The Internet is used not only for business-to-consumer communications but also for business-to-business and within-business operations. The creation of intranets and extranets provides new opportunities for businesses to conduct communications with each other more efficiently and more effectively. It also increases the convenience and savings for businesses to communicate with their own employees.
1.6 THE INTERNET AND E-MARKETING AND INFORMATION DISTRIBUTION
Internet marketing, also called e-marketing, opens up new opportunities for companies to market their services to consumers in ways that could only be dreamed of in the past. Marketing is about bringing product information and services to targeted consumers in a timely, accurate fashion. The Internet is a perfect medium for doing precisely that. More companies are realizing that they need to devote more resources to Internet marketing to capture this growing online travel market.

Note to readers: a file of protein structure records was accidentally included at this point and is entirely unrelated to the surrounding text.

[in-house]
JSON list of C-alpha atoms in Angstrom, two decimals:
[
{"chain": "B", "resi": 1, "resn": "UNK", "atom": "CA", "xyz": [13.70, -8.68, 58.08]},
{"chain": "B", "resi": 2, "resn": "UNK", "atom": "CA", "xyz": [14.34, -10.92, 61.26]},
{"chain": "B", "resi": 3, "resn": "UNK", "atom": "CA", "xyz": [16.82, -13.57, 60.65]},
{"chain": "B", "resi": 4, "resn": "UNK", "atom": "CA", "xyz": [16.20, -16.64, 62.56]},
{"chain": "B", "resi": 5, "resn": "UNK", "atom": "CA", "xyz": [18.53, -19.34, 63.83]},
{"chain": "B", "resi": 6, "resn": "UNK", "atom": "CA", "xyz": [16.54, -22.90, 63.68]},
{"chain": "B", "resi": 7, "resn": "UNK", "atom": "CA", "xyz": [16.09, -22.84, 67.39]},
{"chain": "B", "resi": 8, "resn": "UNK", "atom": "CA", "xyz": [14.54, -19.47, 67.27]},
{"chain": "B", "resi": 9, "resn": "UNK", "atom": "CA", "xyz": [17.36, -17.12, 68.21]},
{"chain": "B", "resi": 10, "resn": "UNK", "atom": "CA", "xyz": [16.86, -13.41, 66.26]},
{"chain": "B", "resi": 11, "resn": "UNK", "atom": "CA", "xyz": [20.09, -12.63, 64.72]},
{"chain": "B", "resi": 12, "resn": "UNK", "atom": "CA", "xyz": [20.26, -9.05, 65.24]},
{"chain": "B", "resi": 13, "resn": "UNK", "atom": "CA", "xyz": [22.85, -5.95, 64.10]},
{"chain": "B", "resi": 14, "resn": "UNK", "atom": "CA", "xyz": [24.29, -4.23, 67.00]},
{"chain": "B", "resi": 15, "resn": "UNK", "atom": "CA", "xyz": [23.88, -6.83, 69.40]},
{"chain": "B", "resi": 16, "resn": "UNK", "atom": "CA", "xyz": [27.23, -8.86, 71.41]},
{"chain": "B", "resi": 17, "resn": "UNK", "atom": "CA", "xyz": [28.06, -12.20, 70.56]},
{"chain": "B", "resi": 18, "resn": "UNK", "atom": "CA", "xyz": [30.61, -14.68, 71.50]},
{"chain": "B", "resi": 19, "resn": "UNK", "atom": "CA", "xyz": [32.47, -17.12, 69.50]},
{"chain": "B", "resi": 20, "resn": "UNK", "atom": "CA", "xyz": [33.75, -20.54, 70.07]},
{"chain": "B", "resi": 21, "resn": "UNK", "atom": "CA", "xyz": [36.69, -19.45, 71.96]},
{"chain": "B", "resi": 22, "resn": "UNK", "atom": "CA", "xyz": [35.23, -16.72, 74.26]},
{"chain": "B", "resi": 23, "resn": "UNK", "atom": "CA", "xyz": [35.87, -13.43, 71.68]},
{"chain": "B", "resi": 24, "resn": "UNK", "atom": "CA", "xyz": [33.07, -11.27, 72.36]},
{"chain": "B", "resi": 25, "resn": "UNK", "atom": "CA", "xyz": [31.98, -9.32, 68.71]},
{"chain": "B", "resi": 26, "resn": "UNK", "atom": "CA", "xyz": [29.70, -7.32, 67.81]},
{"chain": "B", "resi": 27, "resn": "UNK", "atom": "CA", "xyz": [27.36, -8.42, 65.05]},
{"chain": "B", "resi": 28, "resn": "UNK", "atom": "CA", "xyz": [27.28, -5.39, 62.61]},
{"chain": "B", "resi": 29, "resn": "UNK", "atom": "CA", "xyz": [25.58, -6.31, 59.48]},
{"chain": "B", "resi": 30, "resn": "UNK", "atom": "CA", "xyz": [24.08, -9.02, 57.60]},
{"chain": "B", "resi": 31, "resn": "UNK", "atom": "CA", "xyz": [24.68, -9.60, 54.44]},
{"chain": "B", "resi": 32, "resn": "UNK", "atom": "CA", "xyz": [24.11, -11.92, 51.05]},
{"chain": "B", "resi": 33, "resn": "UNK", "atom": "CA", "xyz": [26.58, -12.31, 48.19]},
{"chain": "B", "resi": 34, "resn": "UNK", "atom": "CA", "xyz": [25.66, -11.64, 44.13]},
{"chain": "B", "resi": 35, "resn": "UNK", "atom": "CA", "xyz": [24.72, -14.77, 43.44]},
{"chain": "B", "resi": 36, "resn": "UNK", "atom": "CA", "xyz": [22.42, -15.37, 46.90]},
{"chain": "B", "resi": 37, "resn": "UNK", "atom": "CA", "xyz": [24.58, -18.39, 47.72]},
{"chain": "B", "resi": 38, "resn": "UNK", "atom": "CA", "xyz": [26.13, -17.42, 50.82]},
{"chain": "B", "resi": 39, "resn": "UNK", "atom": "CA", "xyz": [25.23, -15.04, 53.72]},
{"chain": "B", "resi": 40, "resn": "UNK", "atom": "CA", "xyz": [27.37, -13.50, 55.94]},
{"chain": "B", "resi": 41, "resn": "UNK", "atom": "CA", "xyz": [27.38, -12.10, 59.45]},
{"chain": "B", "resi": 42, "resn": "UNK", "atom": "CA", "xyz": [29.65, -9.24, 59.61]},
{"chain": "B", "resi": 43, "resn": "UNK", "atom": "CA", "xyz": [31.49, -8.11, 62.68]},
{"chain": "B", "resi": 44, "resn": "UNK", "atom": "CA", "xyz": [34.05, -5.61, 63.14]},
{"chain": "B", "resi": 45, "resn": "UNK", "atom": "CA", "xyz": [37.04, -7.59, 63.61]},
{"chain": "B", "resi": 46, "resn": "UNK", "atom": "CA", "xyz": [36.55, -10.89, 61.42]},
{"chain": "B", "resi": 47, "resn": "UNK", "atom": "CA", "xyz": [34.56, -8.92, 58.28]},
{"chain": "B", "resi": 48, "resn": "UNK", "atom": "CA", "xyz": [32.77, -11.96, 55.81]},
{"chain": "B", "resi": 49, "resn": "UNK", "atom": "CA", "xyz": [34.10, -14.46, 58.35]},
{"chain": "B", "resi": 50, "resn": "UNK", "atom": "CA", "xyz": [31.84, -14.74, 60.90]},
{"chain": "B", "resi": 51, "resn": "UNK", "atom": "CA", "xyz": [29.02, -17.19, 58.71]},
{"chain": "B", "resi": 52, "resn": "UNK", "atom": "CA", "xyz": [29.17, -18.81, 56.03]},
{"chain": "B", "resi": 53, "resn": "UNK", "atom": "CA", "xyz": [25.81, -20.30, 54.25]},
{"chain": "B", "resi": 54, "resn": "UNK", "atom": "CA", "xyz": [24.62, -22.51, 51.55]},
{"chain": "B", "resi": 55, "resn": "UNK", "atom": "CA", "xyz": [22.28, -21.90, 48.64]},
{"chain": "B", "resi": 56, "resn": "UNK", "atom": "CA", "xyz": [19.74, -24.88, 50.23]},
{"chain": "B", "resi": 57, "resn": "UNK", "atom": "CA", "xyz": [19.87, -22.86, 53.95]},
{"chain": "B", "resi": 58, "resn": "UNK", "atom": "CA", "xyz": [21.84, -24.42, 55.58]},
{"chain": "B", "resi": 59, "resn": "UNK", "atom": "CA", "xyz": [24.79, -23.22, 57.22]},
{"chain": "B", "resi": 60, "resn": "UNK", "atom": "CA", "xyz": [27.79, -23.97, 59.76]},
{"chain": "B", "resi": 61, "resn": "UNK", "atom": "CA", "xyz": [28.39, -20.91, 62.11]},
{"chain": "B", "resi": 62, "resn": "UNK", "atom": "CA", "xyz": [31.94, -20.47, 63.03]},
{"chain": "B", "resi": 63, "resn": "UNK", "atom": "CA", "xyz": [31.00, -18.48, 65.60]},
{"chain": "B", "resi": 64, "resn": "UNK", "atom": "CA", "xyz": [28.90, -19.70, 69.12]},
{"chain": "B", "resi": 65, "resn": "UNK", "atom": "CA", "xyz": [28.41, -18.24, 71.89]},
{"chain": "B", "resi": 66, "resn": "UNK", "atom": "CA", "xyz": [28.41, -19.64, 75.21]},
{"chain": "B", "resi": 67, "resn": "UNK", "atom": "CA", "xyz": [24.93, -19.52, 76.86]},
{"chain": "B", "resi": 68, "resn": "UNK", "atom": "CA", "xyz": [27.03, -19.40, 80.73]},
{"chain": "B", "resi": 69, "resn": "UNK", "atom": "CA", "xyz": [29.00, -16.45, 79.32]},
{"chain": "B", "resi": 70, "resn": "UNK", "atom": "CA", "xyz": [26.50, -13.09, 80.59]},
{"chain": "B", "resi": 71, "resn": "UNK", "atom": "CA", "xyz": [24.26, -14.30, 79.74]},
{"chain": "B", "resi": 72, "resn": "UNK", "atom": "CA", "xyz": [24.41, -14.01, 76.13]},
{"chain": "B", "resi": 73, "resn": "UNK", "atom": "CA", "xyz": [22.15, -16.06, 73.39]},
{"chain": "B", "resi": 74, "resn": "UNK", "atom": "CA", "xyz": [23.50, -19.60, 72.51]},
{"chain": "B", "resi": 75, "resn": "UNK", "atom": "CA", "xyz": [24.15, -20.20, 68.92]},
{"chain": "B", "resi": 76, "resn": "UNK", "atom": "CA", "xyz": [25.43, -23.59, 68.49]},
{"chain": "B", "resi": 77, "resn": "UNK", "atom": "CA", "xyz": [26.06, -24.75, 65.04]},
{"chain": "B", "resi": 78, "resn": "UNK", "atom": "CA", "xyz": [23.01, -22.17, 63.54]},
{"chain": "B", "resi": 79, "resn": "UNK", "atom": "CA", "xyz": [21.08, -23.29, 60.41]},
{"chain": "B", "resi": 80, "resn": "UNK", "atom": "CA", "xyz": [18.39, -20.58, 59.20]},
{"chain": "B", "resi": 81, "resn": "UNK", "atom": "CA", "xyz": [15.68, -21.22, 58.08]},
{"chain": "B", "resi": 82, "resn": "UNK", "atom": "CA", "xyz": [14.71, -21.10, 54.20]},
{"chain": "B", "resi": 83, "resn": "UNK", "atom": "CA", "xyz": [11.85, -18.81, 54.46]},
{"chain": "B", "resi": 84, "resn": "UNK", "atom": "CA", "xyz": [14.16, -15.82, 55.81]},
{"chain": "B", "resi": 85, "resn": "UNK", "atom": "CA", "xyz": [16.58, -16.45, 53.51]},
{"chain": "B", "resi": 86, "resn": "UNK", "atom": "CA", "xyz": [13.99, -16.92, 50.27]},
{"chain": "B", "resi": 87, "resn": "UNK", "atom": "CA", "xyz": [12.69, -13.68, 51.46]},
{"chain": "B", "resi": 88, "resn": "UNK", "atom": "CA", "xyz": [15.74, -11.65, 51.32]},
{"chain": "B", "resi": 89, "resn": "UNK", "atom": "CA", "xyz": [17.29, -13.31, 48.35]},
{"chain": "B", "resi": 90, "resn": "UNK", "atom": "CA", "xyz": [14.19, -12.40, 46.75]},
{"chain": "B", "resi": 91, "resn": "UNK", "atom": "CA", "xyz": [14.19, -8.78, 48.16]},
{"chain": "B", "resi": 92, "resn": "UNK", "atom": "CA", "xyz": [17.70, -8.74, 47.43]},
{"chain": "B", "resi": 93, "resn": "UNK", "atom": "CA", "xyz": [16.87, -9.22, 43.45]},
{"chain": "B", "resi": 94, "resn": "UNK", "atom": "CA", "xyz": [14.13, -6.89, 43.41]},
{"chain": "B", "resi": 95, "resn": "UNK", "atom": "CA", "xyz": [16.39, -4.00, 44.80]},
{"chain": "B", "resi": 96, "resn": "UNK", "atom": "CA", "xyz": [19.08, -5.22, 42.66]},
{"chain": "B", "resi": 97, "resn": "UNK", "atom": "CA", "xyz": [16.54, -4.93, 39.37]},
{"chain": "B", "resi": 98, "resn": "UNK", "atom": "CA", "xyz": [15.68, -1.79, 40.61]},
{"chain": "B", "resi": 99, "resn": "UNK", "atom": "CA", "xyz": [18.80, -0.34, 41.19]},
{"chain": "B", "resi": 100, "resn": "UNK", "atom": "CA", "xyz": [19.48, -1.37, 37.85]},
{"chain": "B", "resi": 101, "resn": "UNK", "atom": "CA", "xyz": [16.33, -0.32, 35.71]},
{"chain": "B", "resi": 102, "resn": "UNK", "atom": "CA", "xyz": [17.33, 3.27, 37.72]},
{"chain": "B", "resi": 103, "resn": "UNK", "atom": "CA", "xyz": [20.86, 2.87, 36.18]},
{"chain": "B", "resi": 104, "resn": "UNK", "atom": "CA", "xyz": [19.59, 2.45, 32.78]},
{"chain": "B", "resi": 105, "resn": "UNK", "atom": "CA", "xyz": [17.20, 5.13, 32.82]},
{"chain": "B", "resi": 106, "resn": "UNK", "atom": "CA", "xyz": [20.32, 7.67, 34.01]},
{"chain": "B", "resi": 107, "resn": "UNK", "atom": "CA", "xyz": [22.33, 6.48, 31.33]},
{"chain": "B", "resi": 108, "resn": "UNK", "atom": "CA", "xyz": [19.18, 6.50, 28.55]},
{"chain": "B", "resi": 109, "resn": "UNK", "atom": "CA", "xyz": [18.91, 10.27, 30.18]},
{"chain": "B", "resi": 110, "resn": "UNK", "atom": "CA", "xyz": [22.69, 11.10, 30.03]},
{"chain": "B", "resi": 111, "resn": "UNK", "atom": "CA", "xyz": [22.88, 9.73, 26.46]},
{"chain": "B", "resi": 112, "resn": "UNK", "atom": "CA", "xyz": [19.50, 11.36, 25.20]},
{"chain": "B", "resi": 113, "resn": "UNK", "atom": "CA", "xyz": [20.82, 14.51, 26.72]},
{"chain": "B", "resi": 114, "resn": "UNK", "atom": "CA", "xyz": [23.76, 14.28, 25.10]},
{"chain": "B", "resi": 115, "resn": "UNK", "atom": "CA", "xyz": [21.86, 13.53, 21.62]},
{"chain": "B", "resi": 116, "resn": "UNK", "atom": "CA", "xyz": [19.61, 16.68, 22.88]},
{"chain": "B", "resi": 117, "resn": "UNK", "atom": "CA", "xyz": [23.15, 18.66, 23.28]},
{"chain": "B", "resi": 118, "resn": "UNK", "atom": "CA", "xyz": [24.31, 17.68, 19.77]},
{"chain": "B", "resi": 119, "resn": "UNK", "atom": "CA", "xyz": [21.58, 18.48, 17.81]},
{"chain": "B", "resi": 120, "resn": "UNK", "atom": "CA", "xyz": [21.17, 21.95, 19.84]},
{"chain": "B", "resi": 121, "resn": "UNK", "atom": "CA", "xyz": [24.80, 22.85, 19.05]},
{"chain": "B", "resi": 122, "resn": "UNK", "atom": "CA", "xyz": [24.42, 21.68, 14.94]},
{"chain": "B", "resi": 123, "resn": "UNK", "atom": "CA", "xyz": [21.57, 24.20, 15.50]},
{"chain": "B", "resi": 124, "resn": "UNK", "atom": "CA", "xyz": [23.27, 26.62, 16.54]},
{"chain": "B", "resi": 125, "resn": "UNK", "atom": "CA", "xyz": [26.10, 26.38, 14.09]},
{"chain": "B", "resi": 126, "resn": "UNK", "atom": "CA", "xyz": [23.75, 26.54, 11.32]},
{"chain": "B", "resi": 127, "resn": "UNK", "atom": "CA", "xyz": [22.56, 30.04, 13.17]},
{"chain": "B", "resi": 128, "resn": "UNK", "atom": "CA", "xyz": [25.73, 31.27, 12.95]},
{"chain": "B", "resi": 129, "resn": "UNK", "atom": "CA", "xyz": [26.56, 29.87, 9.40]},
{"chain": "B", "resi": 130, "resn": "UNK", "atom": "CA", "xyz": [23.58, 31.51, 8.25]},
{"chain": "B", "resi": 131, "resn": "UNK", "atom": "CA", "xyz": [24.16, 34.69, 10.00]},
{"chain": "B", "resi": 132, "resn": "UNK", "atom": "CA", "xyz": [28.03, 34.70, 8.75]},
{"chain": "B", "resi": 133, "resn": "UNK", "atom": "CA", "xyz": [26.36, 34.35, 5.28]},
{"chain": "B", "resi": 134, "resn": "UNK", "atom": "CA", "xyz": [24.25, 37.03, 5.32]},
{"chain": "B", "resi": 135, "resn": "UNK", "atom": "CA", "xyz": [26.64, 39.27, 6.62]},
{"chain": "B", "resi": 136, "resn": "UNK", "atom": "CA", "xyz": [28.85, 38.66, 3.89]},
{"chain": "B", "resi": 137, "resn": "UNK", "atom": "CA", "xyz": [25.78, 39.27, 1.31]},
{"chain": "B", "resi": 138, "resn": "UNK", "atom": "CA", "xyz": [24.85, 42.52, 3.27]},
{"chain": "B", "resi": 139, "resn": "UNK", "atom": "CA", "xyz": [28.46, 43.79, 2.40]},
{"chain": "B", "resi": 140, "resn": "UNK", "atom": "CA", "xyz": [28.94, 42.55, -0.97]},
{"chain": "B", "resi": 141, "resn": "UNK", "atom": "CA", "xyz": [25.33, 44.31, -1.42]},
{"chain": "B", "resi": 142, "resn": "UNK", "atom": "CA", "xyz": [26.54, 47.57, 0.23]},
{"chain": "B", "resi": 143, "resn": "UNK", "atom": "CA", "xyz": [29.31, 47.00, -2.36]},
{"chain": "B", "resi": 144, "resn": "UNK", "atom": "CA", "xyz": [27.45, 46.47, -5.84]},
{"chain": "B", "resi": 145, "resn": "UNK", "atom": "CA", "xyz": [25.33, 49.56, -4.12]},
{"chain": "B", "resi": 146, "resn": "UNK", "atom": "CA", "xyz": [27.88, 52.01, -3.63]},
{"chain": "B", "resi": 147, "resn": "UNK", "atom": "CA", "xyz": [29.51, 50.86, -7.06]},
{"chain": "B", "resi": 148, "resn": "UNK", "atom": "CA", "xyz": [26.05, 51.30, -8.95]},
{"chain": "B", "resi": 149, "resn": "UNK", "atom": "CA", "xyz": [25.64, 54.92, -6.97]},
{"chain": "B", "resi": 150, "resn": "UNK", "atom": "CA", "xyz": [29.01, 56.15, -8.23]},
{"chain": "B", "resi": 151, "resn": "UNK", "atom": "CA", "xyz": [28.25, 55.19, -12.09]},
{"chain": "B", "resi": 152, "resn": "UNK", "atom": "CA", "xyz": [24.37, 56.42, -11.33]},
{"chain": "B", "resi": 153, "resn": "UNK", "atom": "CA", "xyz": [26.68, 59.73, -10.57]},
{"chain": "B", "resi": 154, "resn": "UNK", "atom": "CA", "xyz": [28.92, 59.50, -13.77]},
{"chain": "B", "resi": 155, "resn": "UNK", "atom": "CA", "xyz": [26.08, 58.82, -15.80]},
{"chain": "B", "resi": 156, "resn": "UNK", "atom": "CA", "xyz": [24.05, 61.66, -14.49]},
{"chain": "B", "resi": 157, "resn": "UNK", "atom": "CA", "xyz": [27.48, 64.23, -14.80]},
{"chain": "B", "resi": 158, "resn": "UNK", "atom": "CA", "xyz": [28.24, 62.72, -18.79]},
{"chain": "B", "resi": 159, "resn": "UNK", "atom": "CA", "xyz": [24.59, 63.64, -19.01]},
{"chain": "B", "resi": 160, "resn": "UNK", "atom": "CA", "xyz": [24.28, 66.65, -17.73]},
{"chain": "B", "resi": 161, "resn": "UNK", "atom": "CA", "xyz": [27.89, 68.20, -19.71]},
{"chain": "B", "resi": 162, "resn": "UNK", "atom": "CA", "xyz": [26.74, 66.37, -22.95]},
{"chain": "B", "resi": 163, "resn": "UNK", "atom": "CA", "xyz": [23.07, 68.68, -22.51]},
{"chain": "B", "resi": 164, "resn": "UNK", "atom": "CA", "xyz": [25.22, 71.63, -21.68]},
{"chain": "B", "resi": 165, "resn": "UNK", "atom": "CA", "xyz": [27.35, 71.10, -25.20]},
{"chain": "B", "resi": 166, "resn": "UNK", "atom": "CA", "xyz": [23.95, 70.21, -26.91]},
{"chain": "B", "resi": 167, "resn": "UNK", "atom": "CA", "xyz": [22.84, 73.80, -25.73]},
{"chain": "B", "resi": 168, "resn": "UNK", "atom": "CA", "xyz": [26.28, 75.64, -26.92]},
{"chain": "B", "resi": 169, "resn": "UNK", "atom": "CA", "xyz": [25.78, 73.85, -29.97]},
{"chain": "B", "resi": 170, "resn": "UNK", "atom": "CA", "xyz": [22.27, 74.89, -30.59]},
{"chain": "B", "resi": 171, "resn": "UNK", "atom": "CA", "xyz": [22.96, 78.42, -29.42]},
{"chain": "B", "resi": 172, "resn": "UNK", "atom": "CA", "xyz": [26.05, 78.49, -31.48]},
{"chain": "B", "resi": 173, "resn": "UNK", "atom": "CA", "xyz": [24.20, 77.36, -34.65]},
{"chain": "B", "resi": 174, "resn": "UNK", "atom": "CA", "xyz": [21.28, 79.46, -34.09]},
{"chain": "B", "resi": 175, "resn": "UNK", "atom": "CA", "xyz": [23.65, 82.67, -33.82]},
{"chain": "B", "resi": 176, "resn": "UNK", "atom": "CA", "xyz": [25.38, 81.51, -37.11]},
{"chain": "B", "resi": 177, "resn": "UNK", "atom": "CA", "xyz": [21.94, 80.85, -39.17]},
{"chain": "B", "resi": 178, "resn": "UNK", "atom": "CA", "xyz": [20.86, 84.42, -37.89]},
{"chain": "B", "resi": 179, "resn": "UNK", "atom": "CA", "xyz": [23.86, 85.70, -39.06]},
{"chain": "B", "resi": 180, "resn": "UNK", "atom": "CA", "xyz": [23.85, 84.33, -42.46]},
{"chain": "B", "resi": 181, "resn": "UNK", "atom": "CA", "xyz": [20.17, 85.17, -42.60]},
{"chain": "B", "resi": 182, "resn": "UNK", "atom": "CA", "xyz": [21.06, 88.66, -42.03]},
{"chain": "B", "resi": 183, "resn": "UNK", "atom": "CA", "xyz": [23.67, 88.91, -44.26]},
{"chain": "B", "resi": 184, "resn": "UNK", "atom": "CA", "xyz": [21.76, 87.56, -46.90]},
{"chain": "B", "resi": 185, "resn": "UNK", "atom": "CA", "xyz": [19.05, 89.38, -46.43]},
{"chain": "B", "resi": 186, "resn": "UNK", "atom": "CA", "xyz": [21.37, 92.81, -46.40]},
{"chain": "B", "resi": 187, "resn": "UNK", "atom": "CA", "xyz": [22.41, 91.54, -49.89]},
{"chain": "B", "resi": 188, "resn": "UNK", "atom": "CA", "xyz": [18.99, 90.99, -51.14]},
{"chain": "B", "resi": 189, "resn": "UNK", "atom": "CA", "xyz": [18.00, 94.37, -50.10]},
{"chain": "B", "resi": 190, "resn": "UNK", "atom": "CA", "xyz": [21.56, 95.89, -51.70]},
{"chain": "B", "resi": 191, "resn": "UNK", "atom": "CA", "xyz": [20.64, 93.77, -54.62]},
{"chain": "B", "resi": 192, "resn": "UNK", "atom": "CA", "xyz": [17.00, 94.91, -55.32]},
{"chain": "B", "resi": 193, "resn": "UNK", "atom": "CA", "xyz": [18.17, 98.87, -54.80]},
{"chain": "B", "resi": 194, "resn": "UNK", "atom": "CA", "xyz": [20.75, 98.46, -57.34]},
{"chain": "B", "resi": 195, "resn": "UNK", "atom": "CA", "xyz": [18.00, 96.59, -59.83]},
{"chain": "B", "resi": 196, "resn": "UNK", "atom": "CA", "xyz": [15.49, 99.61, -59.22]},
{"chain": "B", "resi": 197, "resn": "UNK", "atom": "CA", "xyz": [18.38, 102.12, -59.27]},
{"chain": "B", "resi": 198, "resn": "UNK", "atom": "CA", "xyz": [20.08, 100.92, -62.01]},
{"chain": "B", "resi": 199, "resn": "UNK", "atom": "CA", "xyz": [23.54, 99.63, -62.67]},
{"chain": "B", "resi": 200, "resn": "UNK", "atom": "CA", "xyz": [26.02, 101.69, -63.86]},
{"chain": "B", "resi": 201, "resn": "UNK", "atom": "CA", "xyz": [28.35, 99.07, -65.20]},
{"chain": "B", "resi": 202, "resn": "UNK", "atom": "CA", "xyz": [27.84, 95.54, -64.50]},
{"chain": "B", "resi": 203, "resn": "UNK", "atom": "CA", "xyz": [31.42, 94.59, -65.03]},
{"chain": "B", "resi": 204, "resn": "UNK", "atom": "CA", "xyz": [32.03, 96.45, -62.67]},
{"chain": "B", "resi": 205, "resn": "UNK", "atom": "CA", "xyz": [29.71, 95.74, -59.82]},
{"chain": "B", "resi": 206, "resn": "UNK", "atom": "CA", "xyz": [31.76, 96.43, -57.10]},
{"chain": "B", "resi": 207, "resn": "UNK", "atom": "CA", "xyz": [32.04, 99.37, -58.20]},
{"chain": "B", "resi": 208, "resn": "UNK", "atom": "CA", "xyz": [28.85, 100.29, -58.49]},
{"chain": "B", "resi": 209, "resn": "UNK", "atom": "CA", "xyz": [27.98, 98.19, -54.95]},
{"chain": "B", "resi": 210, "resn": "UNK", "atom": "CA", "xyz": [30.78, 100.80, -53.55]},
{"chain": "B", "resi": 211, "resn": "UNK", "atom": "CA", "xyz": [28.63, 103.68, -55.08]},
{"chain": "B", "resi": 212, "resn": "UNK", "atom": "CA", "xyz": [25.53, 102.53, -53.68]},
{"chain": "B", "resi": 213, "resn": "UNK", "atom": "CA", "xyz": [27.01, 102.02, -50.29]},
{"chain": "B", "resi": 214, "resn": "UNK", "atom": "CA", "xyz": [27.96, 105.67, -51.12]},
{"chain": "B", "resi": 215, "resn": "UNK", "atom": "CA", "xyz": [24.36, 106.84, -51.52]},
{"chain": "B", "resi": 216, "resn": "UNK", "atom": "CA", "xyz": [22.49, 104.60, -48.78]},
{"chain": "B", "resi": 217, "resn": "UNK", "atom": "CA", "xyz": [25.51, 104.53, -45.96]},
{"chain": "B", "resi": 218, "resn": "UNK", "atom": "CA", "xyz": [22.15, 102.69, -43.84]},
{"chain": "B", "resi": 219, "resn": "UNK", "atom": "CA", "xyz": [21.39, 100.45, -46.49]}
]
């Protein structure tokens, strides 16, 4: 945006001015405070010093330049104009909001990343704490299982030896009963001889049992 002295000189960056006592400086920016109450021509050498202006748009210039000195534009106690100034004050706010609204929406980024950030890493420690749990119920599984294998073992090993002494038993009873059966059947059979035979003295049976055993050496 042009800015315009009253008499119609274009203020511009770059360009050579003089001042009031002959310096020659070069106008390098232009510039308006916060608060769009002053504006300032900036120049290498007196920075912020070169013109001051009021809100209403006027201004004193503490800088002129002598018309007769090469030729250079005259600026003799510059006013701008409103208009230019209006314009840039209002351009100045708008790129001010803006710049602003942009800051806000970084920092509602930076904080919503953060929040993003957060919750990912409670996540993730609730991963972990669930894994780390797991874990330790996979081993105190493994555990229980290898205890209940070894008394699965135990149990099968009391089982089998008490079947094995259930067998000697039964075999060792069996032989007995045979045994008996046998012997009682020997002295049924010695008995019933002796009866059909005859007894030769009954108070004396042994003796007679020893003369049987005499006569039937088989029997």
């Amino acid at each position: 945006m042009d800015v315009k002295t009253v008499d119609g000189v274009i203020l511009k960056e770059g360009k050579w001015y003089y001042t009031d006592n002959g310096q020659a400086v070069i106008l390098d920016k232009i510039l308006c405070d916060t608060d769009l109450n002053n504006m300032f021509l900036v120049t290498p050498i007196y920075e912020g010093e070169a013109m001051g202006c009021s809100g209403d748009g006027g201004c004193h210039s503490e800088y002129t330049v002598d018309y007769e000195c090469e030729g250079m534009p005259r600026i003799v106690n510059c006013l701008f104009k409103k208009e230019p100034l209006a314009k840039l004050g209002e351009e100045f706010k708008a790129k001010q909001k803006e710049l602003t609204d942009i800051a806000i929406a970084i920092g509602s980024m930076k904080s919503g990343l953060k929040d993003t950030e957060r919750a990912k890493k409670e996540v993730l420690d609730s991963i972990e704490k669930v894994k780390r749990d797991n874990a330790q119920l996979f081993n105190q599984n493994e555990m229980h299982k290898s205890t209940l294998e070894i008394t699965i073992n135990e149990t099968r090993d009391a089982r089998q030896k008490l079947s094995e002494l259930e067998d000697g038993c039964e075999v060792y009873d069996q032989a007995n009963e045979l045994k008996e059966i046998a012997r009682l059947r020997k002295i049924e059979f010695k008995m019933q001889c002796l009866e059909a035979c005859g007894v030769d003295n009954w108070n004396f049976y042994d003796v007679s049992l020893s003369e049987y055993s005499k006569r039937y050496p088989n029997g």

Companies are paying more attention to Internet marketing because of both the size of the market and the ability for market segmentation and consumer interaction. Traditional marketing media, such as television, radio, and newspapers, constitute one-way mass marketing. Internet marketing, on the other hand, can be done so that target markets are clearly selected and interactivity is built into the marketing message.